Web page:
Millions of people joined in to celebrate the first day of the annual Carnival of Brazil, dismissing concerns over an outbreak of the mosquito-borne Zika virus which has been linked to birth abnormalities.
Huge crowds of revelers filled the city center in Brazil’s Rio de Janeiro while in Recife, the city most affected by the disease, more than a million people were partying, according to media reports.
The health ministry and local authorities have been handing out leaflets alerting residents and tourists to the risks of Zika, and telling people to use insect repellent and appropriate clothing. Brazilian authorities said Friday the virus had been detected in patients' saliva and urine, adding to concerns over the spread of the virus at the crowded festival.
The virus has spread rapidly to about 30 countries in the Americas, prompting the World Health Organization to declare an international public health emergency due to its link to microcephaly, a condition in which infants are born with abnormally small heads and can suffer developmental problems. Most people that contract the virus show no symptoms or experience only mild symptoms like a fever, headaches and rashes.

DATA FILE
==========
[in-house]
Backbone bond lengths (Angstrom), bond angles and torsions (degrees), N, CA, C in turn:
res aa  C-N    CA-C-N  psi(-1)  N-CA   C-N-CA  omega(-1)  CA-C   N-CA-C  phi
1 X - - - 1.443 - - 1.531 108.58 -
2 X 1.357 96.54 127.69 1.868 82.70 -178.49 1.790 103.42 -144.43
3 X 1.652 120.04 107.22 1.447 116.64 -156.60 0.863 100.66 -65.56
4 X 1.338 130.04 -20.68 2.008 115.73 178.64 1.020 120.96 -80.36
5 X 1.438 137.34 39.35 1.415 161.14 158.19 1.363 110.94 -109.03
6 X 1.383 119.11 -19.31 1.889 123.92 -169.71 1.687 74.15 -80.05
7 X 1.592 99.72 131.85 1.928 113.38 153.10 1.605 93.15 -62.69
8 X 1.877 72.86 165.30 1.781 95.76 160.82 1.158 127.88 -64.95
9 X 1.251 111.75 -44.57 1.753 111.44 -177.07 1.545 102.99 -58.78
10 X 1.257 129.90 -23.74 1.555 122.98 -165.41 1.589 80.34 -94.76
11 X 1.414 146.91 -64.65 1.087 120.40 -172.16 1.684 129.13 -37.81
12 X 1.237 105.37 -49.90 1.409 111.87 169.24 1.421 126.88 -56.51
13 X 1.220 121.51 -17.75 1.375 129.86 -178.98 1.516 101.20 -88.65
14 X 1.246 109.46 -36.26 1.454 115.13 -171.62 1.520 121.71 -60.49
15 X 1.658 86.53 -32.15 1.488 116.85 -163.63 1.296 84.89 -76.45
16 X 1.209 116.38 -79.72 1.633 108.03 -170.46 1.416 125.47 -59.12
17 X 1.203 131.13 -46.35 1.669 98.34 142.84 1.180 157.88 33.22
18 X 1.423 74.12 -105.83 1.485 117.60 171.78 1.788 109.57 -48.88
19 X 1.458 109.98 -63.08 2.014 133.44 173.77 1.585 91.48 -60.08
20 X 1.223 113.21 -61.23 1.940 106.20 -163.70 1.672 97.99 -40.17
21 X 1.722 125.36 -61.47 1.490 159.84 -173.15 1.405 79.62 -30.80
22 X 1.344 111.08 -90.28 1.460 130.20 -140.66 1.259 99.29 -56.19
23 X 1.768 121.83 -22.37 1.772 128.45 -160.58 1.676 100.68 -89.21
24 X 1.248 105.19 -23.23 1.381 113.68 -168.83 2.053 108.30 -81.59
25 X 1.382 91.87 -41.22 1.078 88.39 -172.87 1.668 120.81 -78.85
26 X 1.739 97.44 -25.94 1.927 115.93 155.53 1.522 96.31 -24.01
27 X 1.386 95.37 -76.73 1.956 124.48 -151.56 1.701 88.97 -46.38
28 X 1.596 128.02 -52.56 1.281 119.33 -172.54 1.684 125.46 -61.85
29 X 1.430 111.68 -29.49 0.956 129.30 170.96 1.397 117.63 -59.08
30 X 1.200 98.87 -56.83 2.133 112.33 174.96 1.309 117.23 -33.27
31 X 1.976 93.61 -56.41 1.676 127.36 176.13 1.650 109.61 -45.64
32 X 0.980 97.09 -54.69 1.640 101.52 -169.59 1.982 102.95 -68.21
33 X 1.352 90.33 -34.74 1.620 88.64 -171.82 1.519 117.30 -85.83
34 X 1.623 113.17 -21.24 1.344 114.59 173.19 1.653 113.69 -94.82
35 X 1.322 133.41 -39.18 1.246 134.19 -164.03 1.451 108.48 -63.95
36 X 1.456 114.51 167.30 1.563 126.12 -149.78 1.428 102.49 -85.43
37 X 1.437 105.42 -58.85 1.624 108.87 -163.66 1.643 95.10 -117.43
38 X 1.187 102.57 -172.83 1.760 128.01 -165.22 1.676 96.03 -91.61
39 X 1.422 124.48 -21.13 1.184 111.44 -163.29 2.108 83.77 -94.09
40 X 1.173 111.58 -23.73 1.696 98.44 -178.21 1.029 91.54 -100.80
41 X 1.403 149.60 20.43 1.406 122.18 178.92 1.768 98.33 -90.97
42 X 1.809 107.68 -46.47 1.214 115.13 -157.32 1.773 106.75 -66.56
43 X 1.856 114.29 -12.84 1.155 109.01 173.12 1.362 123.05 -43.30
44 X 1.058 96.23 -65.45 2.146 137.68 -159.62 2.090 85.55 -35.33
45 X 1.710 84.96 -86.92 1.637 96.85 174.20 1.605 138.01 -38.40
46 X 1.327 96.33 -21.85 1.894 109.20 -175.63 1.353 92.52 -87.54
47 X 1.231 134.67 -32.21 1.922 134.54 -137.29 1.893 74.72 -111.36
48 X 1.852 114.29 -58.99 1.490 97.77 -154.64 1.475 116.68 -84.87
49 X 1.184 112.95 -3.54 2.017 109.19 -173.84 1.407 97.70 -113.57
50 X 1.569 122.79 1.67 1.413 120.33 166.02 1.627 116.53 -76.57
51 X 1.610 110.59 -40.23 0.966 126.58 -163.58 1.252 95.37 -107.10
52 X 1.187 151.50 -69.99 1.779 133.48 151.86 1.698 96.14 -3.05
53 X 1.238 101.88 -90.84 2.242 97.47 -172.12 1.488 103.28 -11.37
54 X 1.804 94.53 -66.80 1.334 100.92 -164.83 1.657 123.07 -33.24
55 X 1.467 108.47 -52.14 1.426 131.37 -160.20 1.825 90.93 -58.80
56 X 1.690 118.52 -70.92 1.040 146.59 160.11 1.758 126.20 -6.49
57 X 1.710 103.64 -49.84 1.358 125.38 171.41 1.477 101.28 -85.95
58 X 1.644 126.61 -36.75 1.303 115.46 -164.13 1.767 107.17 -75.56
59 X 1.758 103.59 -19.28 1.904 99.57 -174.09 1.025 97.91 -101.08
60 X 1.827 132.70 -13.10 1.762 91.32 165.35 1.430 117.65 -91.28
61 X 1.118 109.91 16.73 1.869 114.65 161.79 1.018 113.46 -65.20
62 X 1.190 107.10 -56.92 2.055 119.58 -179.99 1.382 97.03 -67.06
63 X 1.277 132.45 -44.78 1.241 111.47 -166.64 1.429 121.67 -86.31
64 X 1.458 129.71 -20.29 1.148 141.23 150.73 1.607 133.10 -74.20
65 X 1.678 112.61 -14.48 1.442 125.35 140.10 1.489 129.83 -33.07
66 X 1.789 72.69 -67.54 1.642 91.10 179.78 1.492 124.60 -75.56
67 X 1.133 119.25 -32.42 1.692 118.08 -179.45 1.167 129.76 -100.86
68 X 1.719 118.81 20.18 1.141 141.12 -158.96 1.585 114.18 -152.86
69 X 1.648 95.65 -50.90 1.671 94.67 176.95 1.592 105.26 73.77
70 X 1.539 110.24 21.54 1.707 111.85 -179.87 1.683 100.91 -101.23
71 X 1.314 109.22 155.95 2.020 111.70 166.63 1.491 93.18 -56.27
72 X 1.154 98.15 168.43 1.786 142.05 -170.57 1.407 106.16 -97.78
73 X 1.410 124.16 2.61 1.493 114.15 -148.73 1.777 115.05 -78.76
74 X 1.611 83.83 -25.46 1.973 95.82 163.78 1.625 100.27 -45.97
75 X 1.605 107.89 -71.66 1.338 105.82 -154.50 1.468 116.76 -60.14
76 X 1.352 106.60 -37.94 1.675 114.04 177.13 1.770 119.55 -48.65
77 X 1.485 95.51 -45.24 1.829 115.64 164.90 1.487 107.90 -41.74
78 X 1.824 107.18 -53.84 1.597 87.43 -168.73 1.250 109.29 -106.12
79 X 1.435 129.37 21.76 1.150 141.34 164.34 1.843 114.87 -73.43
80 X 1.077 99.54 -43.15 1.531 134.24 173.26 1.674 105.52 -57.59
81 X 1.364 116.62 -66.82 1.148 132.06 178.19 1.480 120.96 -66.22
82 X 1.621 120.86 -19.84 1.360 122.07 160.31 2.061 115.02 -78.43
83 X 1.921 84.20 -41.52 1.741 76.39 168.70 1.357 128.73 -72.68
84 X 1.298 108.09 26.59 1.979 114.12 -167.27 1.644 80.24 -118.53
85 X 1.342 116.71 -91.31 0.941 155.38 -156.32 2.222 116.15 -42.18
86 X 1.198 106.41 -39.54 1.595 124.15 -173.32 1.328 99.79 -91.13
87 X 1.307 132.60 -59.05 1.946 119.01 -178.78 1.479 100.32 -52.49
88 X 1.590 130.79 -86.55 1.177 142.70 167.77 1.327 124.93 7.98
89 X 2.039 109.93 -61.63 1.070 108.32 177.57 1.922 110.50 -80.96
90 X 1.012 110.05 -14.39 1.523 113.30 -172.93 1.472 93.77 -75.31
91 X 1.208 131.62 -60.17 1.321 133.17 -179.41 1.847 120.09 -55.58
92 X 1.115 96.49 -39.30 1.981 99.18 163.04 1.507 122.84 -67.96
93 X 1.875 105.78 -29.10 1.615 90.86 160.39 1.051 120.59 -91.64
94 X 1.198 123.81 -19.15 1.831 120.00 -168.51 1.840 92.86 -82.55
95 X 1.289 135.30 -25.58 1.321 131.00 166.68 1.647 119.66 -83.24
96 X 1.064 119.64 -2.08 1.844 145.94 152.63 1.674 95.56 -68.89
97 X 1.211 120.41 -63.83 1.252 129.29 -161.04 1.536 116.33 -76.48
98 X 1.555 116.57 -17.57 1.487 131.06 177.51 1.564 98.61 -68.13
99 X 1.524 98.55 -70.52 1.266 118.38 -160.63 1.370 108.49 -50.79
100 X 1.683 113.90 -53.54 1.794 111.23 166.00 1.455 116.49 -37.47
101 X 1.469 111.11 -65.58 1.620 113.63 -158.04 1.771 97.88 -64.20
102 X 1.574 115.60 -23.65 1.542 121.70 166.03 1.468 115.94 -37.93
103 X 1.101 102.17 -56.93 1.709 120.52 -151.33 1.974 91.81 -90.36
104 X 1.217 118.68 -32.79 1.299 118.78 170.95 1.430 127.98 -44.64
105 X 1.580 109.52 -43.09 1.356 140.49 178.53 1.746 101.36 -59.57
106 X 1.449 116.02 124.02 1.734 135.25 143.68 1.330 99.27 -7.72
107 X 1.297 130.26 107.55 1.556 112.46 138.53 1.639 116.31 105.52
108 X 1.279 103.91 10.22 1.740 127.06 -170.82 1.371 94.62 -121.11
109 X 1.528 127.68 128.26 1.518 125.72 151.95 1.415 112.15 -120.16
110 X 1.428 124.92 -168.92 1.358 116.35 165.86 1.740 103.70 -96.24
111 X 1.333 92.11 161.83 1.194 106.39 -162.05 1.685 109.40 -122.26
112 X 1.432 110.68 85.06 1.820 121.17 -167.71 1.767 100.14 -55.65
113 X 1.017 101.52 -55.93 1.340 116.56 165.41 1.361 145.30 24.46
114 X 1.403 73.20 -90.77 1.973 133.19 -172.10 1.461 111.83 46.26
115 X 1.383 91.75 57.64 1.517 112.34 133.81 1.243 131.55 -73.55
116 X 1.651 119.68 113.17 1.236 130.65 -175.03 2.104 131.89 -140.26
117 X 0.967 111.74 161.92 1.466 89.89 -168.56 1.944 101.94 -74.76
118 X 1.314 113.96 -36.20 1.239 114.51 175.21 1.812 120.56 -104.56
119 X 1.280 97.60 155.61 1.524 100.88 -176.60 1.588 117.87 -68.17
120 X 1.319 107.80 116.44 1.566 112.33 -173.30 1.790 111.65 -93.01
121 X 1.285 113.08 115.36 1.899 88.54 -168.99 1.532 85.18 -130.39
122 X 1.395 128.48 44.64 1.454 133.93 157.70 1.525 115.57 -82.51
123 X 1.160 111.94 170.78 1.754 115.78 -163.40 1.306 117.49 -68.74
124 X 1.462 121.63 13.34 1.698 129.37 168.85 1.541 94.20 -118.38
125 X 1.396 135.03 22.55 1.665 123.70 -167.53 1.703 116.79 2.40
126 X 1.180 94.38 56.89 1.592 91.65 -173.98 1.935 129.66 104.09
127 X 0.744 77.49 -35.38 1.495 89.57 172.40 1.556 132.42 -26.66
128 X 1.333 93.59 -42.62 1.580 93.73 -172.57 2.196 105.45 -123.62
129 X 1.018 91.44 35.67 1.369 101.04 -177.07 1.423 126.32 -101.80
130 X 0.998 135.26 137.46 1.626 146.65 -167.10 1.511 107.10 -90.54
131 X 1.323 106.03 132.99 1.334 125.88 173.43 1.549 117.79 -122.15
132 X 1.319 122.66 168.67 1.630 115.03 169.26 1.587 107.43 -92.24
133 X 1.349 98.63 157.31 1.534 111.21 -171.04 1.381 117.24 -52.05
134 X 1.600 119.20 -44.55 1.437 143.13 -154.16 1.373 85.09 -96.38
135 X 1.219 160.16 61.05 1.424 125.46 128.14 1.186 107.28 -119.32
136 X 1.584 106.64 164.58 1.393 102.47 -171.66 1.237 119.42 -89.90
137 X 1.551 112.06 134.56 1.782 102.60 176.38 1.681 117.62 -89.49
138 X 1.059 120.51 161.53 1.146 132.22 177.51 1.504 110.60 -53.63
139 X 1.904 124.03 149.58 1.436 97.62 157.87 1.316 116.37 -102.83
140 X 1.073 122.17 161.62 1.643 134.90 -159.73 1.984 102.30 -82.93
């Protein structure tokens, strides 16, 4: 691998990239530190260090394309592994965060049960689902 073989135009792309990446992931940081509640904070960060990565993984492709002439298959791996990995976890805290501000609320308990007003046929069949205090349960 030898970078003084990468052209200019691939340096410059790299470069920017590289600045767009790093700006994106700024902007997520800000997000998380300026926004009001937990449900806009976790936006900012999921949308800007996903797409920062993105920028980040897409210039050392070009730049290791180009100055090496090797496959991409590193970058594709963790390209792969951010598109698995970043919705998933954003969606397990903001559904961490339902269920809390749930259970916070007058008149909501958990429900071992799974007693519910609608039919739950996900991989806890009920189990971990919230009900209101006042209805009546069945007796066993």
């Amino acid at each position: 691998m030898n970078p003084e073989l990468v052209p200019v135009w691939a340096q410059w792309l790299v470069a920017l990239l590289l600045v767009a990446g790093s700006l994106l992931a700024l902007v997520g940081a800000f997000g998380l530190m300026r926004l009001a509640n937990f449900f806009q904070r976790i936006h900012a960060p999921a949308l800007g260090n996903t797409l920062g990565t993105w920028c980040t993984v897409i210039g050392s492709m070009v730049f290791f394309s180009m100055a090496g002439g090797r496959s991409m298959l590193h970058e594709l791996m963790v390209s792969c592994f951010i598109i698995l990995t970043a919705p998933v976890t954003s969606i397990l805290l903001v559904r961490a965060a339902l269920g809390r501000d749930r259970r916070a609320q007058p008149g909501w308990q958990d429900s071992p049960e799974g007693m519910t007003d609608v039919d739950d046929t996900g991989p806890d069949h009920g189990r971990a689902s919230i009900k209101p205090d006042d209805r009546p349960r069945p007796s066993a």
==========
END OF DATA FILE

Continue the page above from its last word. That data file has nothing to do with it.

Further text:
There is currently no vaccine or medicine for Zika.
However, hotel occupancy rate in Rio de Janeiro was expected to hit 85 percent, significantly higher compared to last year, CNN reported, while hotels in Recife were at 93 percent occupancy.
Brazil — faced with a recession last year along with a huge corruption scandal in the state-owned oil company — had to make small cuts to the five-day festival this year, with some smaller cities such as Cruz Alta and Santo Angelo in southern Brazil cancelling celebrations completely. In Sao Paulo, Brazil's largest city, party organizers reportedly said they had to find ways to cut down expenses.